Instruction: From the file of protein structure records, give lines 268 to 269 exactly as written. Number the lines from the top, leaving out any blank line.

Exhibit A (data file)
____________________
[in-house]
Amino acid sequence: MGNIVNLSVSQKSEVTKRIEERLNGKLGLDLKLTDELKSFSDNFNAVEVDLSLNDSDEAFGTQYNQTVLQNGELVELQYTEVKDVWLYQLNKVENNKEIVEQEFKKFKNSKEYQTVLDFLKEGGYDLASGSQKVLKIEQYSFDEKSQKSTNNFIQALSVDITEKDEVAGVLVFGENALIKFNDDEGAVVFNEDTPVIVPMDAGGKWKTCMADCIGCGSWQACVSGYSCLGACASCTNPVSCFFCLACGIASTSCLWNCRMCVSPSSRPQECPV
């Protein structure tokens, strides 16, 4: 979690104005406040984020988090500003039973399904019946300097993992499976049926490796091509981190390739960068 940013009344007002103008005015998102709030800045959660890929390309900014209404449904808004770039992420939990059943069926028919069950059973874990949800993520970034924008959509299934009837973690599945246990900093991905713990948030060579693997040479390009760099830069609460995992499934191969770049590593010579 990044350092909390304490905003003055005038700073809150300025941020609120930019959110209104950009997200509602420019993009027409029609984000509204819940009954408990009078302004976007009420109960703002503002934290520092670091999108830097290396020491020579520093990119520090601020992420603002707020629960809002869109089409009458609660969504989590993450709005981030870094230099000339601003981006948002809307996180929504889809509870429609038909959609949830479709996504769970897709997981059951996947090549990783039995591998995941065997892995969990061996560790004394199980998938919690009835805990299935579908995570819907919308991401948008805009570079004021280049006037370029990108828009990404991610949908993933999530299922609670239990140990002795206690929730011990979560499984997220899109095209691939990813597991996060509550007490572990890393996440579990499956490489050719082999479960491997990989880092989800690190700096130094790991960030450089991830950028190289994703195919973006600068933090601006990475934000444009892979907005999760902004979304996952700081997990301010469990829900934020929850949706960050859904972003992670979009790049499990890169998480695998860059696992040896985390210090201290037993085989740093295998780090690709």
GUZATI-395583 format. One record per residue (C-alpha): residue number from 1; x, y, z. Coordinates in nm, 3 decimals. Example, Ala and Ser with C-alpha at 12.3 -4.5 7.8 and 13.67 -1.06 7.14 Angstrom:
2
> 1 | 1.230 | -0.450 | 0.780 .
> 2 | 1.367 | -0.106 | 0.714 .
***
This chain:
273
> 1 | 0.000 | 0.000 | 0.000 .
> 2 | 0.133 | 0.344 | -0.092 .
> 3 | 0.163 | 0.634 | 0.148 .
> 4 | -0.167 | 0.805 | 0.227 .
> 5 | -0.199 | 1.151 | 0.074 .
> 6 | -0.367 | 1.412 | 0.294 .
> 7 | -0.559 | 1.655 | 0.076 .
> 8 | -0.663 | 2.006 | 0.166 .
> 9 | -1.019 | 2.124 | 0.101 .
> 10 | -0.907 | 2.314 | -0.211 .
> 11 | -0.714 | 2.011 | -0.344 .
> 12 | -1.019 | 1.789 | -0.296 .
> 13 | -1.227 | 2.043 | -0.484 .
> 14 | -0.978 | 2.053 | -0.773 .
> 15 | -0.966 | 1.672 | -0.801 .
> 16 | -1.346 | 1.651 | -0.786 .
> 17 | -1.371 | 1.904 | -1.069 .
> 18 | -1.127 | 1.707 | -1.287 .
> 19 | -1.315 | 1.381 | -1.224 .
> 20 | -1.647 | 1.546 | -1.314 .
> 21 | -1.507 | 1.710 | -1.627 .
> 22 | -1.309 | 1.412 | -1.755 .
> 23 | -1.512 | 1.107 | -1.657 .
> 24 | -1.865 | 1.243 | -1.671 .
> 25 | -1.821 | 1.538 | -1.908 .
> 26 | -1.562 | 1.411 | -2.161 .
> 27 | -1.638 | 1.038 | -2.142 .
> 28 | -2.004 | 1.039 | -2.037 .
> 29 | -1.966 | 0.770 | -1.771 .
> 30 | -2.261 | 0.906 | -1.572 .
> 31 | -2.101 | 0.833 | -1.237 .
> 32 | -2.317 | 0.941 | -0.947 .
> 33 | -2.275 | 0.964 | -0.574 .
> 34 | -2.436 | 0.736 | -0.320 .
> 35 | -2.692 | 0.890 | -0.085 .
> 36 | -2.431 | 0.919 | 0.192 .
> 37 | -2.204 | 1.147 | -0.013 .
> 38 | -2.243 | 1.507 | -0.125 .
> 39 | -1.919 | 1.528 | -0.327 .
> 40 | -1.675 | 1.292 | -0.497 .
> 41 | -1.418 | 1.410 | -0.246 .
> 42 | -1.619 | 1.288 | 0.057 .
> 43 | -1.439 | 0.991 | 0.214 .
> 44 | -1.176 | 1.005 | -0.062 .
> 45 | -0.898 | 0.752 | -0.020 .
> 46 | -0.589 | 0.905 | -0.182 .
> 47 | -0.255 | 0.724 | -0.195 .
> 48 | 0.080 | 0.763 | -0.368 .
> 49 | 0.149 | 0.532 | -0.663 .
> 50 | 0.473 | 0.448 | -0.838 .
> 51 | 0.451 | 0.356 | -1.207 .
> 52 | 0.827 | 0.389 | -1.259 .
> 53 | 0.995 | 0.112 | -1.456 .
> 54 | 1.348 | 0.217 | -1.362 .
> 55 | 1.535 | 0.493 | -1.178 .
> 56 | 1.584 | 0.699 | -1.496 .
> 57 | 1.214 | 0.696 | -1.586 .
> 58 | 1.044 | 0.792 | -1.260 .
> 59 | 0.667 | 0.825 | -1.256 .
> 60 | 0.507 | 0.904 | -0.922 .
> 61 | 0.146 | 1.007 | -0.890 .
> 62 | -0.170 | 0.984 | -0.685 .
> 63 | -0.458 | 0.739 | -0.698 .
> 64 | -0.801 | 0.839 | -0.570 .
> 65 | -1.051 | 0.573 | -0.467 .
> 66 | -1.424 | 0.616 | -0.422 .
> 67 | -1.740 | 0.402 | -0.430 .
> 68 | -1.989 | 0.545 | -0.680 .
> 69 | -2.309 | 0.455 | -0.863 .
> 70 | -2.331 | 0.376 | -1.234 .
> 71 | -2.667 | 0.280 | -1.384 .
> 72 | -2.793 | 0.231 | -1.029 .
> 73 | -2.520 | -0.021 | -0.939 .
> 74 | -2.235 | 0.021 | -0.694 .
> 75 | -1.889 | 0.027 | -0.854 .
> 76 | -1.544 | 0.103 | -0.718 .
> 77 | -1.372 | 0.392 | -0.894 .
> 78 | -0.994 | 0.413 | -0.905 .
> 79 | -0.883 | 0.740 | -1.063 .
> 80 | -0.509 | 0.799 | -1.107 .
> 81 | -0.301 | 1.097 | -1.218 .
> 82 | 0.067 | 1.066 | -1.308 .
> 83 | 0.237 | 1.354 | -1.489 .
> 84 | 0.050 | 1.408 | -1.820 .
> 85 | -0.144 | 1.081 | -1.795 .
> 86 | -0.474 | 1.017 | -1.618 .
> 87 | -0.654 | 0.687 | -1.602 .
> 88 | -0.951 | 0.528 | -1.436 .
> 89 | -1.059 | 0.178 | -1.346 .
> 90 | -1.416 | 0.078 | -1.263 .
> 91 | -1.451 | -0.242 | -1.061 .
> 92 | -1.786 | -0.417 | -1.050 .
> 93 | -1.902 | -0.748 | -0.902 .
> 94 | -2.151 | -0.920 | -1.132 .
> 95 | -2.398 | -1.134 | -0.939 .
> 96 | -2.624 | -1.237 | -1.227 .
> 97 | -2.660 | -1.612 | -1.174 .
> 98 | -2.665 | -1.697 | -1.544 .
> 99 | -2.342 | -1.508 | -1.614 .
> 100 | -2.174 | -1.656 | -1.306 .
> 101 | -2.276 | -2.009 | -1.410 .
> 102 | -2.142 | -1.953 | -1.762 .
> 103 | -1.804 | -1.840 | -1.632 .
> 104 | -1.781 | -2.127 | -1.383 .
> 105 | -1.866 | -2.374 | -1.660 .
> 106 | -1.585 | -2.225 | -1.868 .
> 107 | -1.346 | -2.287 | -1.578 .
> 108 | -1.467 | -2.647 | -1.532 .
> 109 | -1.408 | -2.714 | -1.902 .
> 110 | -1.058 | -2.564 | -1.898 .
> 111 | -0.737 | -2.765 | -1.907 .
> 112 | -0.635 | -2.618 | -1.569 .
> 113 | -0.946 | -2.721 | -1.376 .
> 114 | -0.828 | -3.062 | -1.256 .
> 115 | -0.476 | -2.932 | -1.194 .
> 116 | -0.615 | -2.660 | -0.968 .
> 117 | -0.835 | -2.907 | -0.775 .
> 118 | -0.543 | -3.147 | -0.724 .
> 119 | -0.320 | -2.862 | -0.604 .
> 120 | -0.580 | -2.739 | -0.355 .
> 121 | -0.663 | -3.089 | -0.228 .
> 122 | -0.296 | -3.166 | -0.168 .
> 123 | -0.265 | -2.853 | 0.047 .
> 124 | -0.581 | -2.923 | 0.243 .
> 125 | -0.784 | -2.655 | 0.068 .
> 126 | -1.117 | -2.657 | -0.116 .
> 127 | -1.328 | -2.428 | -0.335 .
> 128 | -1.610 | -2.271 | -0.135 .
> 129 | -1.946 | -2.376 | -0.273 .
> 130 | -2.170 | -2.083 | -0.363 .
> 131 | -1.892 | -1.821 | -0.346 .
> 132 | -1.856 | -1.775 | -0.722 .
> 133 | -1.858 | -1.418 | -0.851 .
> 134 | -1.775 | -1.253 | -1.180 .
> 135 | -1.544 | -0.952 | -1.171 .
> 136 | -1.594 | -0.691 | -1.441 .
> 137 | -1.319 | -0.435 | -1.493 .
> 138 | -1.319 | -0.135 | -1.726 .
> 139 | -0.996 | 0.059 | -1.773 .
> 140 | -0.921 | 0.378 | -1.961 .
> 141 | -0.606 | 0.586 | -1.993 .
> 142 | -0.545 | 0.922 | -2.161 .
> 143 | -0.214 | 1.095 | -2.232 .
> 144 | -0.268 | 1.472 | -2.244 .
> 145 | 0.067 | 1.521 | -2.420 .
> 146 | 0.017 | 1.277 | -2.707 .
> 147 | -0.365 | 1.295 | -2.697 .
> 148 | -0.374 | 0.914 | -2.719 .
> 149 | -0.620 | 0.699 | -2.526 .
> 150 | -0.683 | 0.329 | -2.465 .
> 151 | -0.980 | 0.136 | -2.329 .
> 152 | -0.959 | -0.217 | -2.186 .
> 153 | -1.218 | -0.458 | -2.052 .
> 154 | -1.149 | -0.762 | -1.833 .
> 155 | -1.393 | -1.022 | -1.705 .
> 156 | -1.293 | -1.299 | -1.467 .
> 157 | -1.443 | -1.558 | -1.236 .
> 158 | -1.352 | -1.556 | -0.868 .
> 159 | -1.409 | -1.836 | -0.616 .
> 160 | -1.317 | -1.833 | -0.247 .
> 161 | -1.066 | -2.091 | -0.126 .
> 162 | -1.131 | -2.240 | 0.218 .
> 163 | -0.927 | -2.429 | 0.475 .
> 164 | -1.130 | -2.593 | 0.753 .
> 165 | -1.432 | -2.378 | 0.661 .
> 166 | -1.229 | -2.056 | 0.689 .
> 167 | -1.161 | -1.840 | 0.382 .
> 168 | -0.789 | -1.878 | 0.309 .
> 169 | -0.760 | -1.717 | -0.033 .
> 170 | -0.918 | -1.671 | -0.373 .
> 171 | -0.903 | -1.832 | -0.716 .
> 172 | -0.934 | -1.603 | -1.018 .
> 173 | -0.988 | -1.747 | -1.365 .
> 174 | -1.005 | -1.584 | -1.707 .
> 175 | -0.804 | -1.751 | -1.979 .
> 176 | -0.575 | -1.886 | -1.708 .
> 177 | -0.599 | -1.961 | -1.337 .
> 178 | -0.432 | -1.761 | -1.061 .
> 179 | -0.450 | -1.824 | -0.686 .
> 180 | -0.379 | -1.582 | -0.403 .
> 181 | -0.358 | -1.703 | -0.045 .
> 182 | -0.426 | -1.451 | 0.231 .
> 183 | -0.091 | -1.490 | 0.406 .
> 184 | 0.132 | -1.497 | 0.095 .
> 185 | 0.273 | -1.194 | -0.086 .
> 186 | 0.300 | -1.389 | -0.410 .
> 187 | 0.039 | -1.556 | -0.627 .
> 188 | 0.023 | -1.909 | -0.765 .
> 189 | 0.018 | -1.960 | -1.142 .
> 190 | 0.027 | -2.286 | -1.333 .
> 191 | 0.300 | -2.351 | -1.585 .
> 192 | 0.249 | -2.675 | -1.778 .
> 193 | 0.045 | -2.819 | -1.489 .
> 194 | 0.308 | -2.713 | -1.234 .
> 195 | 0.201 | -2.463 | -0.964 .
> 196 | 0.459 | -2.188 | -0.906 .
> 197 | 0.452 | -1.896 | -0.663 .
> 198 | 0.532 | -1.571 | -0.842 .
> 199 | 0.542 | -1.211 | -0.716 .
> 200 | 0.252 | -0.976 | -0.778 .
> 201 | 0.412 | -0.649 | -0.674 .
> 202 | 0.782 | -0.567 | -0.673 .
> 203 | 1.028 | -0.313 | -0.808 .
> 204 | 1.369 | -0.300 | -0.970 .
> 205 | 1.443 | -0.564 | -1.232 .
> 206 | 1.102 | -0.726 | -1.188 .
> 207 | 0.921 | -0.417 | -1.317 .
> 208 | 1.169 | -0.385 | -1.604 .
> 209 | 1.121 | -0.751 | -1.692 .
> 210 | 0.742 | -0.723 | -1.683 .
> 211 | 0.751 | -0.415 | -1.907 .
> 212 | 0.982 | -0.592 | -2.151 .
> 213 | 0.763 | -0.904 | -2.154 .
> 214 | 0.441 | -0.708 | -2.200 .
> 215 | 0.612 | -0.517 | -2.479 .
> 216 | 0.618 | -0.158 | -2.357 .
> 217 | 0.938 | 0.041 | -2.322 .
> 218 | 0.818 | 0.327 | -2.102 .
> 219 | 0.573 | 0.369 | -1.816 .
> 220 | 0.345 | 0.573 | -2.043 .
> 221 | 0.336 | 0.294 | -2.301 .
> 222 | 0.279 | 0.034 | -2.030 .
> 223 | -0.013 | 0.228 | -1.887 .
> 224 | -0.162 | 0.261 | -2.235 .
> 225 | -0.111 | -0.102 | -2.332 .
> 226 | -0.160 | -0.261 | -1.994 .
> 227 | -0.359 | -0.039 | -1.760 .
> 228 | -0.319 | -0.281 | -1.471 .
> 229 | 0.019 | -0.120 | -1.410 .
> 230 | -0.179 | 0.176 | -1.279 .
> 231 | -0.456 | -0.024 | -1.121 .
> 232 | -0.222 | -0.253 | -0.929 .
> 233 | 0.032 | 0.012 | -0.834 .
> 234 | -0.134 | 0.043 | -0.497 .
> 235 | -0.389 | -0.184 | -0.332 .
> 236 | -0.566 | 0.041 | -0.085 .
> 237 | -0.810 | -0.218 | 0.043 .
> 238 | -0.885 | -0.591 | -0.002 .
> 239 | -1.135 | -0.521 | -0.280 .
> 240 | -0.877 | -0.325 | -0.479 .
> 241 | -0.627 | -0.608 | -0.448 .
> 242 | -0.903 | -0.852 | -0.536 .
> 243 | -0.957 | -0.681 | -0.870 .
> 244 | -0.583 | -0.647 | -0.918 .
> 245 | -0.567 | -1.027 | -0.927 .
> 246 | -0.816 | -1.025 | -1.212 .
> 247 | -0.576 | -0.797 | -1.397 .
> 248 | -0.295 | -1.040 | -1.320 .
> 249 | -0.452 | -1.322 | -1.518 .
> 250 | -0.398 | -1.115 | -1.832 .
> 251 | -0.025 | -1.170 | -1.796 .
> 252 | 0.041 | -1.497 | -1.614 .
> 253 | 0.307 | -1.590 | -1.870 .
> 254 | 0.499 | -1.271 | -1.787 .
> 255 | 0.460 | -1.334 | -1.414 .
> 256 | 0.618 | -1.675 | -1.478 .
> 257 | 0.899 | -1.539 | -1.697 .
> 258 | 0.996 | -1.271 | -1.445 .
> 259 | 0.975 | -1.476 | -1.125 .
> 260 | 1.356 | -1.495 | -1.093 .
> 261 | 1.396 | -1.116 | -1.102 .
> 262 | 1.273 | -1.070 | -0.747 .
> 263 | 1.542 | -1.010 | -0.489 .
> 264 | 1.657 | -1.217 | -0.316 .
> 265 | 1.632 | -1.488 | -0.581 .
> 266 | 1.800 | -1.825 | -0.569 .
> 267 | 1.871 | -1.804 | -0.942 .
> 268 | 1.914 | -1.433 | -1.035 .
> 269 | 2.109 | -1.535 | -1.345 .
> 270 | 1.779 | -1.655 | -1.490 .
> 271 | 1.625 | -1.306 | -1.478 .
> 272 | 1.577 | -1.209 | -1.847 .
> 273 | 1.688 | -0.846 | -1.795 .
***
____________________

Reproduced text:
> 258 | 0.996 | -1.271 | -1.445 .
> 259 | 0.975 | -1.476 | -1.125 .